I am not having a very good run with my chickens at the moment. The other day when opening the dinning room curtains I was struck with the sight of a broken perch. Now either it was the chickens mucking around jumping up and down on it, or it was poor workmanship. I suspect the latter. Poor things, I felt very sorry for them and hoped it hadn't broken too early in the night. If it had it would have been a cold night spent on the ground, or a crammed one inside the nesting box. I guess I will need to select stronger bits of bamboo. And here I was thinking the dome was complete.
Then there is Gerty who still has a swollen crop but seems perfectly normal and happy. Except for when she runs, wobble, wobble, wobble.
And now look what’s happened to Speckles. She has lost all her feathers from around her neck. It is quite a disturbing sight. Goes to show looks have nothing to do with being the head chicken as she still demands to be fed first. A quick google reveals this could be caused by skin parasites, pecking from other birds, too hot, or normal moulting. I am open to any thoughts?
Also they have not been laying many eggs, down to one per day. I am questioning whether putting them into the dome in winter was a good idea. As a result the girls have been moved back to their cosy wooden chalet. They have been there just a few days now and egg output has already increased. But now who's going to power the tractor?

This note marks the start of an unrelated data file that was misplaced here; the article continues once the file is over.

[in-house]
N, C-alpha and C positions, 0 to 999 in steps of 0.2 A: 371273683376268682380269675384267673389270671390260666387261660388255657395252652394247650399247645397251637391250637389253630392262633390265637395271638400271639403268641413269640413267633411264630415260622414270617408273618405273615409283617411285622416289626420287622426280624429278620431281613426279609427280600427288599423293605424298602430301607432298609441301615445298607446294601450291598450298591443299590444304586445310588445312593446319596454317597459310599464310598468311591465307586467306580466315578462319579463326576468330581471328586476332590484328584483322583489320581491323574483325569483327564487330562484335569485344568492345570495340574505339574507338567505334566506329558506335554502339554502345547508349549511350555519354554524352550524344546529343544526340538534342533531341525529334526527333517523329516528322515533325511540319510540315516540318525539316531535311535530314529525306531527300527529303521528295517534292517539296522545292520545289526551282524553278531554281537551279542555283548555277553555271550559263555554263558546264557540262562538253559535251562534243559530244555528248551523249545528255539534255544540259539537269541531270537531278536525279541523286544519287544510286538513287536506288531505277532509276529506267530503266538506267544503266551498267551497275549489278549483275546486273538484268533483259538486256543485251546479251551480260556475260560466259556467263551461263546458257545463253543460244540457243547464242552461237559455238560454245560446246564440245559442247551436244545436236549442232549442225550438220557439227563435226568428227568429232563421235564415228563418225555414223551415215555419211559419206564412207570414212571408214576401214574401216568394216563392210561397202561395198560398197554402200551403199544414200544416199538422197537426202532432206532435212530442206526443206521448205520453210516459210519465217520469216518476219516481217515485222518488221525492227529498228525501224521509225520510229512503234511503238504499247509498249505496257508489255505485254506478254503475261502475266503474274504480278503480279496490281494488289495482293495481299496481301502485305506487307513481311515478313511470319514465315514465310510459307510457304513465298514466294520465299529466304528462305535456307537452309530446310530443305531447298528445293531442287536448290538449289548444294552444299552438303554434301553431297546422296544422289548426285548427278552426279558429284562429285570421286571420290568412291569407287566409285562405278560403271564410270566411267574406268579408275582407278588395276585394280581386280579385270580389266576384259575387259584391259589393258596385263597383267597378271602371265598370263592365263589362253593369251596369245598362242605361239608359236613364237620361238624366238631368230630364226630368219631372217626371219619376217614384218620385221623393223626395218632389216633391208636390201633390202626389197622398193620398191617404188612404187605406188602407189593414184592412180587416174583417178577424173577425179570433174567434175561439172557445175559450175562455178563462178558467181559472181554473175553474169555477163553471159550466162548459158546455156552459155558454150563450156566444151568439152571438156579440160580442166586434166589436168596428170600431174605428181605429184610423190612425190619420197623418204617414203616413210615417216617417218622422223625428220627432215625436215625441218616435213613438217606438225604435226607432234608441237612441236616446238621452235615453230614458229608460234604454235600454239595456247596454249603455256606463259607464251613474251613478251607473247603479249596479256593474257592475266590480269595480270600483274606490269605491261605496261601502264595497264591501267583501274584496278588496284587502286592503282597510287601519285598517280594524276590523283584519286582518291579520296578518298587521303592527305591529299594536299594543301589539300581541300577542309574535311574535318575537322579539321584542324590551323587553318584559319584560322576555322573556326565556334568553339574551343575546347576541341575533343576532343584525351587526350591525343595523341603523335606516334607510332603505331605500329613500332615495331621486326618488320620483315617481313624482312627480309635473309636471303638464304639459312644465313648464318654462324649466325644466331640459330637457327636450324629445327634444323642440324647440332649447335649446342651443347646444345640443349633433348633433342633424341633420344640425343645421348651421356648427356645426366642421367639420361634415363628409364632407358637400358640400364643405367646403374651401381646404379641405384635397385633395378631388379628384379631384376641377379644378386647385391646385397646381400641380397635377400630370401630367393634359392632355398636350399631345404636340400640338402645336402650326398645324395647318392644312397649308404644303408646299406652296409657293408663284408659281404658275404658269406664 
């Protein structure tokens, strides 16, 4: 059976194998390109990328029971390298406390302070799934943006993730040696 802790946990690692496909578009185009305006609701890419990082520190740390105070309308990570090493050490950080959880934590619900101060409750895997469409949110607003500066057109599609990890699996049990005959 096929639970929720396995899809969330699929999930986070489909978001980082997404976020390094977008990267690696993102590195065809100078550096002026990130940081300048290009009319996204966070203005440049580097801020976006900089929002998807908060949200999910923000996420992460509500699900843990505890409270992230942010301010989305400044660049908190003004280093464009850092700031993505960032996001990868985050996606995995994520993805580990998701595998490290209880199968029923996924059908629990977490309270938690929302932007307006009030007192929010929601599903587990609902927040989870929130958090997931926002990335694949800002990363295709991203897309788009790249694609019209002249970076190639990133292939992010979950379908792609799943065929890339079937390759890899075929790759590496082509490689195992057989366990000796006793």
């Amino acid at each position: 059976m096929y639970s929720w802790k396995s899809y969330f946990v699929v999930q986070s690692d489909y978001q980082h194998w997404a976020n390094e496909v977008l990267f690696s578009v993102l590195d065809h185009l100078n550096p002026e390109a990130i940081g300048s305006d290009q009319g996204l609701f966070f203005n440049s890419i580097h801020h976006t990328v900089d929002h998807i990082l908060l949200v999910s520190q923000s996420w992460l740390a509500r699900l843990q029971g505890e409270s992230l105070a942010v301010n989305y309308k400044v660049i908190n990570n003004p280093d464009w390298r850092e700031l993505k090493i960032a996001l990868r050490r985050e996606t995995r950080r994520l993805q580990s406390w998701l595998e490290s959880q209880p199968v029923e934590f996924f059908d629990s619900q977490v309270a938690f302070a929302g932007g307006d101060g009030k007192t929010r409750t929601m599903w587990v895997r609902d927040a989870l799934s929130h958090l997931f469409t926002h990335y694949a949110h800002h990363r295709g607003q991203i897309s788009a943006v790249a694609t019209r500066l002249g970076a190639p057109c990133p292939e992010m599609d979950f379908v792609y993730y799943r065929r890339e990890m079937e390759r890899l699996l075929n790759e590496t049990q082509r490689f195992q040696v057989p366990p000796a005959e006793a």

Conclusion, keep chickens warm in winter.
Strike that. Thanks to a comment left by Green Dean I did a bit of research. It turns out I made an assumption. As the saying goes "Don't assume because it makes an ASS out of U and ME". My assumption was that chickens laid less eggs in winter because it was cold. However it is looking like this is not the case. I found one reference that said this:
"It is not the cold of winter that causes hens to lay fewer eggs, it is the decreased daylight hours. Even if you used a heater and kept the coop at 26 C (79 F) you still would not get as many eggs as you would during the longer days of summer. If you wanted to keep egg production levels closer to that of summer, you could use artificial light to extend daylight the hours."
That's it back in the tractor you go.